Christmas 2008 has now been relegated to history and we are now left with only the memories. Depending on what largesse you were expecting to receive, you may now either be disappointed or elated. If you are either, you didn’t understand the holiday. I am reminded of that venerable football ritual just as the game begins. The captains and the referees gather at mid-field, toss a coin, and determine who shall kick off and who shall receive. Substitute “give” for “kick off” and the analogy becomes clear The designated receivers are overjoyed to have the first possession and often, the advantage.

Unlike the football game, life is not necessarily a “zero sum” game. Often we find the longer lasting joy of the gift interchange to be on the side of the giver. Long after the gift is broken and cast aside, he still has the memory of the elation the receiver showed upon receipt. He remembers the kiss on the cheek, the pat on the back, or the tear in the eye of the one who found his/her heart’s desire in the package. He has the joy of sharing.

When I returned from Germany in 1955, my duffle bag was packed with items I had picked up for relatives and friends at home. Among them was a 3” replica of a Mercedes-Benz sedan in chrome, with wire wheels, full steering and a wind-up key. It was a gift for my brother who was thirteen at the time. Throughout the years, this handsome toy car occupied a place of prominence in his home and finally on his desk.. Fifty-three years later, upon his death last January, his widow graciously sent it home with me. I keep it on a prominent place on my desk as the same constant reminder of our mutual respect and love.

I cite this only as a reminder of how long lasting a caring gift may be. I have no memory of having made a great sacrifice obtaining the gift but I take consolation in having provided a gift which reflected thought on his heart’s desire; all of this from a toy car.

Plan B?

Like it or not, the congress of the United States seems bent on throwing your money down the rat hole which the US auto industry has become. Oh yes, they are planning on revisiting the on-going problem on the 31st of March and re-evaluating this issue. I’d certainly bet they will do little other than determine that the auto makers require yet more money with little restructuring of their business model.

About the only bright side of this matter is a priceless quote which was printed on the opinion page of the New York Times. Senator Mitch McConnell of Kentucky, the Republican leader (ed.--of the senate), warned on Thursday that “a government big enough to give us everything we want is a government big enough to take everything we have.”

Obama baby boom?

Given the exuberance of the victors in the recent election it was posited that a possible “baby boom” might ensue. It was reasoned that the Obama enthusiasts might carry their political joys into their bedrooms and carry on their celebration there. Mark Hemmingway, who was questioned on the matter at National Review, had these remarks in response:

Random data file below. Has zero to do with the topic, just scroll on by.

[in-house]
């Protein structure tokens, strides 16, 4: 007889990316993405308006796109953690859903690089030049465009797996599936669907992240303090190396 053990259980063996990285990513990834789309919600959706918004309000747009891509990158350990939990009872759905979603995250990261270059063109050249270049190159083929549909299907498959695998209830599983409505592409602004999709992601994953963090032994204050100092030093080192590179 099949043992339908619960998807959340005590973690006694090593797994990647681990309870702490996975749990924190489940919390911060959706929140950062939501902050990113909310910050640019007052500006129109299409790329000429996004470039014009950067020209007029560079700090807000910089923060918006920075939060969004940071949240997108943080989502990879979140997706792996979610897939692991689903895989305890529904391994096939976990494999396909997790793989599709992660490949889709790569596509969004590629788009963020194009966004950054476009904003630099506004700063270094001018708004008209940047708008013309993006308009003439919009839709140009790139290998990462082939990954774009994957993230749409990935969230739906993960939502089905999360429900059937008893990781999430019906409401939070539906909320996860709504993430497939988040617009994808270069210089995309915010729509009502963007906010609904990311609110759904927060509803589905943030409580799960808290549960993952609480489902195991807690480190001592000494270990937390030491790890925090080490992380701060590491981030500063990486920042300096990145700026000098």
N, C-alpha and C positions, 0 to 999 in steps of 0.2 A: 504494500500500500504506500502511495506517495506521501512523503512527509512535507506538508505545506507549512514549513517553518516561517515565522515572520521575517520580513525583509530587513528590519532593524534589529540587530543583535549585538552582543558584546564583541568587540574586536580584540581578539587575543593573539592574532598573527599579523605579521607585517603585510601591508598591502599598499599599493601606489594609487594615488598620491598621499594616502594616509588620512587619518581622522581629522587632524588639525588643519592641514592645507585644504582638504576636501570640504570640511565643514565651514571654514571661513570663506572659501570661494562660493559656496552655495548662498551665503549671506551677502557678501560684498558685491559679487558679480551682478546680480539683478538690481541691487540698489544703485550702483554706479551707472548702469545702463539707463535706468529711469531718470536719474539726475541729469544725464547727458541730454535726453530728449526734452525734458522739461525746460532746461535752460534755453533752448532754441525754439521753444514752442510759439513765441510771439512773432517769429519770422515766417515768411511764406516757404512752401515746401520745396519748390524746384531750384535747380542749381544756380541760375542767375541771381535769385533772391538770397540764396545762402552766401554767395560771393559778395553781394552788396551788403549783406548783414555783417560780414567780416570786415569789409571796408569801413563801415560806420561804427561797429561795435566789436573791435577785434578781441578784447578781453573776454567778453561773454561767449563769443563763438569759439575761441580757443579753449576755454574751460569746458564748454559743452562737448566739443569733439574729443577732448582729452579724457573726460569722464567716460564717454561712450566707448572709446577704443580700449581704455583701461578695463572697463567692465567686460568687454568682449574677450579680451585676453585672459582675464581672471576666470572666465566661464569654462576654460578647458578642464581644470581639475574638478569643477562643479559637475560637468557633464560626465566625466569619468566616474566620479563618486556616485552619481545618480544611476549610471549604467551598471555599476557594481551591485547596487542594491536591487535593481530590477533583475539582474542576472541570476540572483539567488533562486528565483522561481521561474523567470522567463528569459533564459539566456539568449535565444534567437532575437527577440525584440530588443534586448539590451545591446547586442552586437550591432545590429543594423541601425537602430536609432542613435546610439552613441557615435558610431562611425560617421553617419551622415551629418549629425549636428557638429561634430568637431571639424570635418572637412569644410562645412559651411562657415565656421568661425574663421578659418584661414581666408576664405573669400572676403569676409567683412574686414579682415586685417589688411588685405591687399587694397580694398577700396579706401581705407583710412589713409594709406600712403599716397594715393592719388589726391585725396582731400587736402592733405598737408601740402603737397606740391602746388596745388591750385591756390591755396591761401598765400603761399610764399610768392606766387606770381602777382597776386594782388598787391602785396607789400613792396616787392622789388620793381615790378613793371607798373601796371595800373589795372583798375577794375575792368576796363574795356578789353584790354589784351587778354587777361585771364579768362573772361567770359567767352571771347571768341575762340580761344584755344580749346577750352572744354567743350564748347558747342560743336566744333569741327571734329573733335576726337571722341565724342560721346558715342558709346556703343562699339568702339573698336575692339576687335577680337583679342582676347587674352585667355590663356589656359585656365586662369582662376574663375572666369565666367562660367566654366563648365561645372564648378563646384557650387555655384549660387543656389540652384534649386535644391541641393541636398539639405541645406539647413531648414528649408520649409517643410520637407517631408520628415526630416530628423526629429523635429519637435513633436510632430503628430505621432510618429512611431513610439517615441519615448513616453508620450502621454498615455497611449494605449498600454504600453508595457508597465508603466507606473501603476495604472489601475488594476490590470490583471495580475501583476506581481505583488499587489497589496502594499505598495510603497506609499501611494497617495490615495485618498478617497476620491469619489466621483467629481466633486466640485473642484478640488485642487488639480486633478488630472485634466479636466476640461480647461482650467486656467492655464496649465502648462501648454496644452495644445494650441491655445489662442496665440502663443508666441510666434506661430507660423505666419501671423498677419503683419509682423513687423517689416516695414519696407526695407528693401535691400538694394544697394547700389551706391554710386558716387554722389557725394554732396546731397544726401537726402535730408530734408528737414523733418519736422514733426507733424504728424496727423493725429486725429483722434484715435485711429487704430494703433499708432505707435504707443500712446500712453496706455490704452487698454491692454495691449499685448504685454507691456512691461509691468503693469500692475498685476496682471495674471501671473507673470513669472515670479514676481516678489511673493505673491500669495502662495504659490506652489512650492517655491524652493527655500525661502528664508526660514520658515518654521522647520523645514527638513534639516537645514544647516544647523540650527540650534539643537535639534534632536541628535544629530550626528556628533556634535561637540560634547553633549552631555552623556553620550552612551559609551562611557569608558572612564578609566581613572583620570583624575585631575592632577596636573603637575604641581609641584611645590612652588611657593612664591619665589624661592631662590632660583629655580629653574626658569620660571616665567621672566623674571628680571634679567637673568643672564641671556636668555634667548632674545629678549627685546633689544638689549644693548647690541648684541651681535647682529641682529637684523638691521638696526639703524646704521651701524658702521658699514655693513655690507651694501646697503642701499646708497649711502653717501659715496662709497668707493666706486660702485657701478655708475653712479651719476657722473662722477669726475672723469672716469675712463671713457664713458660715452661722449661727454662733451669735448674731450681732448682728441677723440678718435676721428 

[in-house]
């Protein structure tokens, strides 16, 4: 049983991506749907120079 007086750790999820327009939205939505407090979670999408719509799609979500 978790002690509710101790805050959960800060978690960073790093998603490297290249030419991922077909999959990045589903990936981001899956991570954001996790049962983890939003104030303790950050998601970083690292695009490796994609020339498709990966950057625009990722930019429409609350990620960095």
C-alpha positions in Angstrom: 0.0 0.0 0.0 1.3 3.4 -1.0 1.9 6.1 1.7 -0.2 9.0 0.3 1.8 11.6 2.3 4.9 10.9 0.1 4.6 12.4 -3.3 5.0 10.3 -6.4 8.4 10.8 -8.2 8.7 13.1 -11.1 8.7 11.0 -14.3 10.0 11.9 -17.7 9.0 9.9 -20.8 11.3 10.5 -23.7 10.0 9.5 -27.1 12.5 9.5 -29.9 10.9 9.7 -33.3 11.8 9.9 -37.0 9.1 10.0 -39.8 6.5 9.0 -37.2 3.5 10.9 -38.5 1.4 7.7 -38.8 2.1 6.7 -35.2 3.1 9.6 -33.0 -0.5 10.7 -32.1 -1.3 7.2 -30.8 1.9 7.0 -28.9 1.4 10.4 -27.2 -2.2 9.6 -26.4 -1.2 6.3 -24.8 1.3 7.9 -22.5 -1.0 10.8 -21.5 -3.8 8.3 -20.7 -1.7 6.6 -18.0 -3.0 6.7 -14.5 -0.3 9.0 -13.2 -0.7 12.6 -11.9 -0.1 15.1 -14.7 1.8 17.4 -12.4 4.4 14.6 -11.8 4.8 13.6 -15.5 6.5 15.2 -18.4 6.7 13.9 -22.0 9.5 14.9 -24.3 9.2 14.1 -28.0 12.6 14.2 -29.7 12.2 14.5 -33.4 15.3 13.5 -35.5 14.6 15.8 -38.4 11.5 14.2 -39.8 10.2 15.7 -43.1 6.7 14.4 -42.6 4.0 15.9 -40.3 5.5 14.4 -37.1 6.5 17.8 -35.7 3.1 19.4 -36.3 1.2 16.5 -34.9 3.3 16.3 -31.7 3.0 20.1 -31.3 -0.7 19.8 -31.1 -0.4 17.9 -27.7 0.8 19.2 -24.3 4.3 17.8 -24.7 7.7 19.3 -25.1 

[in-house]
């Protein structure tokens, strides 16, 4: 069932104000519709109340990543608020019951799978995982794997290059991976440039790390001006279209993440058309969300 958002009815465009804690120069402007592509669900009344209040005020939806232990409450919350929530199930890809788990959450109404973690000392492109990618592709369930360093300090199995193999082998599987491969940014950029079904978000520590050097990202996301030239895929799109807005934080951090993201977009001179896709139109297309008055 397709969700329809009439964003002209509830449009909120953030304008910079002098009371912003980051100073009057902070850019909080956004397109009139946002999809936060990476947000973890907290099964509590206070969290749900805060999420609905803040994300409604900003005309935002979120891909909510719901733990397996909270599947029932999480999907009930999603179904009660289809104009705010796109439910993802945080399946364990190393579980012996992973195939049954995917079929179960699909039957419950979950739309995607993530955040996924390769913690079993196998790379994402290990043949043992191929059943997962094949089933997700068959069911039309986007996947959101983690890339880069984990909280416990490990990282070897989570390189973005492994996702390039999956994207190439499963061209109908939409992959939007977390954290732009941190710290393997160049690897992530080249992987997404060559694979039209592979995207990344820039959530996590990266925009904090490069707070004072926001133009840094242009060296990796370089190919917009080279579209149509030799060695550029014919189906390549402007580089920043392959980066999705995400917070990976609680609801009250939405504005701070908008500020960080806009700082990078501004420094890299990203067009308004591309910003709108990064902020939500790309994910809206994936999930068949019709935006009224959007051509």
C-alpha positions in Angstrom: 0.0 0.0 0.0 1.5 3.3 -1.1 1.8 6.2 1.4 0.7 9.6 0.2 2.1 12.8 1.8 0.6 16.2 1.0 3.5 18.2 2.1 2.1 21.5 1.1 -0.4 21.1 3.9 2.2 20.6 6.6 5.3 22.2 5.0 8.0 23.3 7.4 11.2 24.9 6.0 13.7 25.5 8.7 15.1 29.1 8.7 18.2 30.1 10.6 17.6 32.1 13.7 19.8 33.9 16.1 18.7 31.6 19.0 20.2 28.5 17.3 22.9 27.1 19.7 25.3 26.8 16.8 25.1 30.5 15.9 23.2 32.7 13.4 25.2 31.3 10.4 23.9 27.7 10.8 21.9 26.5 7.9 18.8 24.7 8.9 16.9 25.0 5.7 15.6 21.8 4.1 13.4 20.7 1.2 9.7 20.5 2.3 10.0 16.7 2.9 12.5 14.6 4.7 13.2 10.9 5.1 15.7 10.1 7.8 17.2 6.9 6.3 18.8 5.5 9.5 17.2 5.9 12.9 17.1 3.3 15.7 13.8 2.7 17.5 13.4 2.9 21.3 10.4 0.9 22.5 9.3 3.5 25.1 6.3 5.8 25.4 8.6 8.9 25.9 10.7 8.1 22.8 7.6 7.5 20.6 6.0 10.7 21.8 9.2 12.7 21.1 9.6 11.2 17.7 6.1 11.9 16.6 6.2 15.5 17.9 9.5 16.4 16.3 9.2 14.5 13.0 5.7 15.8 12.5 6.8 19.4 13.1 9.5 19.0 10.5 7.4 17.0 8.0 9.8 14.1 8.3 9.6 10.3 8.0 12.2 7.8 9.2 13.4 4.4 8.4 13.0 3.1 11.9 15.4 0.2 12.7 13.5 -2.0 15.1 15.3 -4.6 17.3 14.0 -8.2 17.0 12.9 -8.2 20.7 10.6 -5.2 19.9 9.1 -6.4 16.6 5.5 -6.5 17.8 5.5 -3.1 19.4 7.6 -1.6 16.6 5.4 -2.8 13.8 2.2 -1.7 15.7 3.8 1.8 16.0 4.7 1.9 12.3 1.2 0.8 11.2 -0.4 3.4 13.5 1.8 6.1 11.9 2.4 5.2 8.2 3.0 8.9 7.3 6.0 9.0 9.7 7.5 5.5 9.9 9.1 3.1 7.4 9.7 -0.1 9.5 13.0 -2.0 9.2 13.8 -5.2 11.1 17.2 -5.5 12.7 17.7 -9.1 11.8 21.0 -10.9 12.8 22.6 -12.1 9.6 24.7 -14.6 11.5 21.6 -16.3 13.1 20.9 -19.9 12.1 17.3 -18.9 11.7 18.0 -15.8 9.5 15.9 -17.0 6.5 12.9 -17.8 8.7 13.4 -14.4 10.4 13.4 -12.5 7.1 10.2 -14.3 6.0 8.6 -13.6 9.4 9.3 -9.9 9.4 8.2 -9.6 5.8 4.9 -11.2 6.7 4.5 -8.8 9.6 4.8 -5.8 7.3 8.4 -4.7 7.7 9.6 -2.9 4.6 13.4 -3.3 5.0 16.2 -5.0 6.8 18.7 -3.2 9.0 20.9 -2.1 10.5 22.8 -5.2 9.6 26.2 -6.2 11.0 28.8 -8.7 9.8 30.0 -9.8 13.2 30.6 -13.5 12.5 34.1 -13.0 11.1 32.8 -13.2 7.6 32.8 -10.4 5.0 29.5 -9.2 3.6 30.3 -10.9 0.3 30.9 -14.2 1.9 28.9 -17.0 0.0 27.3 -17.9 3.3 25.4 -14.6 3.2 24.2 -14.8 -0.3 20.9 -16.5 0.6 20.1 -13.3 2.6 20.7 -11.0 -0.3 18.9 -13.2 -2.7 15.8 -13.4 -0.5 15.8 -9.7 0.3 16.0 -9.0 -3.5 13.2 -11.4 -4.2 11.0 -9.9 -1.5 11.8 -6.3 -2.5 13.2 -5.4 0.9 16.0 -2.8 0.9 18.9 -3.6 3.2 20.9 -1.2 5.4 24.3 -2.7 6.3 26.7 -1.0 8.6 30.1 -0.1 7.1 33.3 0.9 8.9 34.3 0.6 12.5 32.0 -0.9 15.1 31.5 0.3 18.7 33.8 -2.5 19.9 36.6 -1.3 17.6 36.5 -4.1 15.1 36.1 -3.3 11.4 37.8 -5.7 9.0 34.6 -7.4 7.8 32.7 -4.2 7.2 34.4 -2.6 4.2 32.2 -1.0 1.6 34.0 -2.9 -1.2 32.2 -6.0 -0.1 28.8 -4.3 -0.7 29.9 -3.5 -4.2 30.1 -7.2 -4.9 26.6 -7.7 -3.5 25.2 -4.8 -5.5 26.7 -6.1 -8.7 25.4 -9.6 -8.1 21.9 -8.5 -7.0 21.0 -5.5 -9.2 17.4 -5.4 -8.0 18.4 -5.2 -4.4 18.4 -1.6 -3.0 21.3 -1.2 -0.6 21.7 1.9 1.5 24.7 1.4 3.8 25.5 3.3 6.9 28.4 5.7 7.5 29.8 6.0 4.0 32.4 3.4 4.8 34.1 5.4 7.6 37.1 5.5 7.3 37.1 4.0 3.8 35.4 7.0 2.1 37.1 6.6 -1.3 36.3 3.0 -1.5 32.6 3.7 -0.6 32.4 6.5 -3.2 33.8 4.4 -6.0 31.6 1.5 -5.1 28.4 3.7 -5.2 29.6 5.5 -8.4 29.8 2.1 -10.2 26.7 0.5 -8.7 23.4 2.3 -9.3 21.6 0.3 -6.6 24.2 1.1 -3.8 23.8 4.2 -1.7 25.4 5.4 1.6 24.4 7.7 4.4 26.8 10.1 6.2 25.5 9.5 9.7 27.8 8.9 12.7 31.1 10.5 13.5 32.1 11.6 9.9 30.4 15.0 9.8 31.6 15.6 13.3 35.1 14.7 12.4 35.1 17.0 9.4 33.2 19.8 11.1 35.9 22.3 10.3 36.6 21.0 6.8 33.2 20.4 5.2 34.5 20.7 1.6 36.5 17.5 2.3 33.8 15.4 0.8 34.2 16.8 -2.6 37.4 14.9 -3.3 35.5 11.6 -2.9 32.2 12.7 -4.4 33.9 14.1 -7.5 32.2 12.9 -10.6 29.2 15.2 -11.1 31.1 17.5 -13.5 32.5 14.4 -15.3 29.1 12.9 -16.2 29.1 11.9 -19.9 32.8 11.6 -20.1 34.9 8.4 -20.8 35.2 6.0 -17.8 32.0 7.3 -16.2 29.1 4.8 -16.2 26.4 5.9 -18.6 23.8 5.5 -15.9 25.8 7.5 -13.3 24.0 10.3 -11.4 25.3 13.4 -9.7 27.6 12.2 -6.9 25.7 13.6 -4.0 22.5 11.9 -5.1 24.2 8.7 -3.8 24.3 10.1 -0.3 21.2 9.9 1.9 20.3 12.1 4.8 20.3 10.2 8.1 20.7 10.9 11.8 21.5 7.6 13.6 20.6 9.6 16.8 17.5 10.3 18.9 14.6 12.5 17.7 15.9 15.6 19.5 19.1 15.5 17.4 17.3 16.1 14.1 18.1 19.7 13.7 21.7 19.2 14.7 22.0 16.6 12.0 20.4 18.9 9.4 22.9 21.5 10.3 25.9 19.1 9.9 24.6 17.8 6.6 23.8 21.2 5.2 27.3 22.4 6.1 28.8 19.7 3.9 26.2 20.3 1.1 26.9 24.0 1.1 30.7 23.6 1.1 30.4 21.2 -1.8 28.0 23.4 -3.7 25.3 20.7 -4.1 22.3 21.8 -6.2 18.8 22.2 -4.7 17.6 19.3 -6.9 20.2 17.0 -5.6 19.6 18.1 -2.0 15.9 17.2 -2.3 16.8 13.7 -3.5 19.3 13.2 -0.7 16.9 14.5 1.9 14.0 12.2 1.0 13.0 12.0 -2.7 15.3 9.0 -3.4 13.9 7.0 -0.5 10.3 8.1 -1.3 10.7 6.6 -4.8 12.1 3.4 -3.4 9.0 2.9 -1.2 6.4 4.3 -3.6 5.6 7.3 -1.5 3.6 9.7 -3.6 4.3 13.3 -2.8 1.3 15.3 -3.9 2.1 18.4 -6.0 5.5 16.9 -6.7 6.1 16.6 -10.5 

"Well, once again we have a reporter who flunked statistics:

Because variances in birth rate are an ordinary phenomenon, spikes in the number of births will occasionally coincide with a newsworthy event that took place three-quarters of a year earlier. Those who cling to the belief in blackout babies fail to accept that the same communities they point to as proof of the theory saw even greater leaps in number of births in years that weren't preceded by memorable events. Blackouts, snowstorms, and the like are more usually followed by perfectly ordinary birth rates nine months afterwards, but because human nature is what it is, we tend to remember only the events that fit the pattern we're determined to see and unconsciously discard all the rest, Thus, we'll recall that the Great Storm of 1983 was followed by a deluge of babies in the Fall of 1984, but we'll completely forget that the Great Storm of 1987 was followed by a perfectly ordinary turnout at the maternity hospitals in the Fall of 1988, or that the Great Baby Boom at the end of 1999 wasn't presaged by anything unusual that occurred in the Spring of 1999.

Such a query does; however, seem to confirm that no one was more turned on by Obama's victory than the media.”

And finally

We seem to have seen some resolutions to problems which have plagued our little paradise here in the Ozarks. I’m feeling better, the internet connection is feeling better, my bride is feeling better and the dogs are unaware that anything was wrong in the first place. The cats are manning the most favorable positions at my desk, looking out the windows at the bird feeders and salivating. The temperature has increased to the point that golf is a strong possibility today. Life is good and more importantly; God is good. He has set a high standard but I really do believe it is worth pursuing.

In His abiding love,

Cecil Moon